|Hardy Annual Seeds for a ‘quick fix’|
At the beginning of June when our children began their summer holidays, I made the decision that I wasn’t going to work as hard during their eight week break as I had over the previous couple of summers.
When you’re self employed, and particularly when you’re starting up, it’s very easy to work ridiculously unsociable hours, sometimes up to 100 hours a week, which can put huge pressures on all the family. The plan therefore was to take some time off and enjoy my family, and so far we’re all loving and benefiting from it!
|‘Go away, this is MY job!’|
We started by taking measurements of the available space and transferring those to graph paper. From there we sketched shapes and sizes, taking into account all of our family needs. We came up with quite a grand design with squares and circles, water and colours and have transferred those thoughts to our ‘master plan to be worked on over the years’ pile. So to begin with, we concentrated our efforts to the parking area, lawn and the first of the flower beds.
Starting a garden from scratch can be a very expensive business, so here’s a few ideas that worked for us on creating a garden on a budget:
- Sow some of the ‘easier’ plants from seed into small pots such as lupins, poppies, perennial cornflower and transplant when they’re bigger.
- Keep an eye out for small bargain shrubs from shops such as Aldi or Lidl. As soon as they arrive home transfer them to fresh containers of compost until you’re ready to plant them.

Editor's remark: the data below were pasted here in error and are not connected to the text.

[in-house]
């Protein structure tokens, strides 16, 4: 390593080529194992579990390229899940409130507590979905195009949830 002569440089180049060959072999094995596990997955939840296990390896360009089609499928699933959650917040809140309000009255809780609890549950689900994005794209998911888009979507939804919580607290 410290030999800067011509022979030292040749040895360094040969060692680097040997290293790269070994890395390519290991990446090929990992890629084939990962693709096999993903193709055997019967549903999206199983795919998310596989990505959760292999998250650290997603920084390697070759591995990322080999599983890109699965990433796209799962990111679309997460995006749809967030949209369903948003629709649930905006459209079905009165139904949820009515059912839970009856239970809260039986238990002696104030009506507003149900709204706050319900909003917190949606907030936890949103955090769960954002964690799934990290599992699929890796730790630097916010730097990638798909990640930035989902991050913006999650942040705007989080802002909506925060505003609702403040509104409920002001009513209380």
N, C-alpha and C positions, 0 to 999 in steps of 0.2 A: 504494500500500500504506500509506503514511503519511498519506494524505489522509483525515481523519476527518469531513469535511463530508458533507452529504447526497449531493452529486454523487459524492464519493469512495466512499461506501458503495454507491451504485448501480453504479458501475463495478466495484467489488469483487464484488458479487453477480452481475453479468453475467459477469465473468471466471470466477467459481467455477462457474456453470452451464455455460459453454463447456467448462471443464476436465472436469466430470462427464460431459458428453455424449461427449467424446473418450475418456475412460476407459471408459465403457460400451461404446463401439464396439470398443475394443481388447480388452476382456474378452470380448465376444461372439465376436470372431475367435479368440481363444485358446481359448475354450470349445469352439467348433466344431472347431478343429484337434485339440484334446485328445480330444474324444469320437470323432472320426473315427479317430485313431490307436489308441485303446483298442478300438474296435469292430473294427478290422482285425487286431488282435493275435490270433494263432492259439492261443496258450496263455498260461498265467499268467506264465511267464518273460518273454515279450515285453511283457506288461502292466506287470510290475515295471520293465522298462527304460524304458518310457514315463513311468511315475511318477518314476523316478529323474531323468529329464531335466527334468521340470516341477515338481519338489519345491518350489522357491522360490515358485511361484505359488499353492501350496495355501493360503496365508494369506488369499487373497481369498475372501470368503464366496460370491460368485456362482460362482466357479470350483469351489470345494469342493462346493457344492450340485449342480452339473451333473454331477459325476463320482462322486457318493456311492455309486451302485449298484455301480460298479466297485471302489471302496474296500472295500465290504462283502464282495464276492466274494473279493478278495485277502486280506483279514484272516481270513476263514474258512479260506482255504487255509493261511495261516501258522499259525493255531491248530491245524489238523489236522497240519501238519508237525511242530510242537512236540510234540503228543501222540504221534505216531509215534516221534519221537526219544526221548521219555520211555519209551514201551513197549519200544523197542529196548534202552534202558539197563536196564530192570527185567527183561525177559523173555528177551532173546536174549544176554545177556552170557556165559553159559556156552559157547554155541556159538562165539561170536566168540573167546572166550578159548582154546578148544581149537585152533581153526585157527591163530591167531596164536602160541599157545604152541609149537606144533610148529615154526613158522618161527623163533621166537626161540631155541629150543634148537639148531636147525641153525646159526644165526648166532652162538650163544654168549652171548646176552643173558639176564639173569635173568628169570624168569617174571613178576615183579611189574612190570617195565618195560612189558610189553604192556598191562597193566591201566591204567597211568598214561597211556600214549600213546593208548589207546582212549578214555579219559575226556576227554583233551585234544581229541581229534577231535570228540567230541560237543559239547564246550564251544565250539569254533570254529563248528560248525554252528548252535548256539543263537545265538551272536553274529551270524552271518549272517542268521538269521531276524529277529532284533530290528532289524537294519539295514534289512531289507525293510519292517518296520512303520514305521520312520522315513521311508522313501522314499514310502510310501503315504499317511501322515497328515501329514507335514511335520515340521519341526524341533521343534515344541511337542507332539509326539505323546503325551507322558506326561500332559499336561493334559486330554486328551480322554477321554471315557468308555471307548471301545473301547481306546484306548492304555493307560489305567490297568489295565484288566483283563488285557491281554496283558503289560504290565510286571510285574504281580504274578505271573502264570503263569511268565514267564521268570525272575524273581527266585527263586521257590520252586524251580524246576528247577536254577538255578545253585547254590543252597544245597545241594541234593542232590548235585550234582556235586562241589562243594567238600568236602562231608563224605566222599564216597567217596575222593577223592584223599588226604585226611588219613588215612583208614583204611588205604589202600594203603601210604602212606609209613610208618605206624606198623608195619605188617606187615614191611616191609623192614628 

- Look out for the ‘bargain’ trolleys at the garden centres. In the winter time herbaceous perennials are often sold cheaply as all that can be seen in their containers is soil. We picked up lots of great plants this way, including Scabious, Salvia, Astilbe, Coreopsis, Crocosmia, Aquilegia and a beautiful Sedum ‘Blue Emperor’, all for just €2 each.
- Where there are large gaps of soil consider buying packets of hardy annuals and sow them directly where they’re to grow.
- Pick up bulbs when they’re on offer, checking first that they’re undamaged and firm.
- If you have a favourite shrub or tree that you’d like to grow in your garden, be prepared to pay a little extra and buy a larger, more established one from a reputable garden centre.
- Gratefully accept gifts of plants or cuttings whenever they’re offered!
- Learn to propagate your own plants (if you’re not sure how buy a good book such as the Readers Digest Plant Propagator’s Bible to learn how).
Gardening is an ongoing project that never ends.
|(Lupins grown from seed)|
We’re going to have to move a lot of plants around in the autumn time as they grow bigger and start to compete for space. We’ll also have a better idea of shapes and colours as the plants mature and we’ll be able to work out which plants complement each other and their surroundings too.
So what does our new garden mean to us, apart from more jobs on the ‘to do’ list (mulching with wood chip bark has helped to keep the weeds down)?
I can’t answer for my hubby, but for myself I always smile when I come home now.
|Honeysuckle & Herbs|
And lastly, I love being able to sit somewhere ‘pretty’ on my own for a couple of minutes with a mug of tea on a sunny day, close my eyes for a second and take in everything nature has to offer (and hopefully not open them to find a bug swimming around in the liquid!)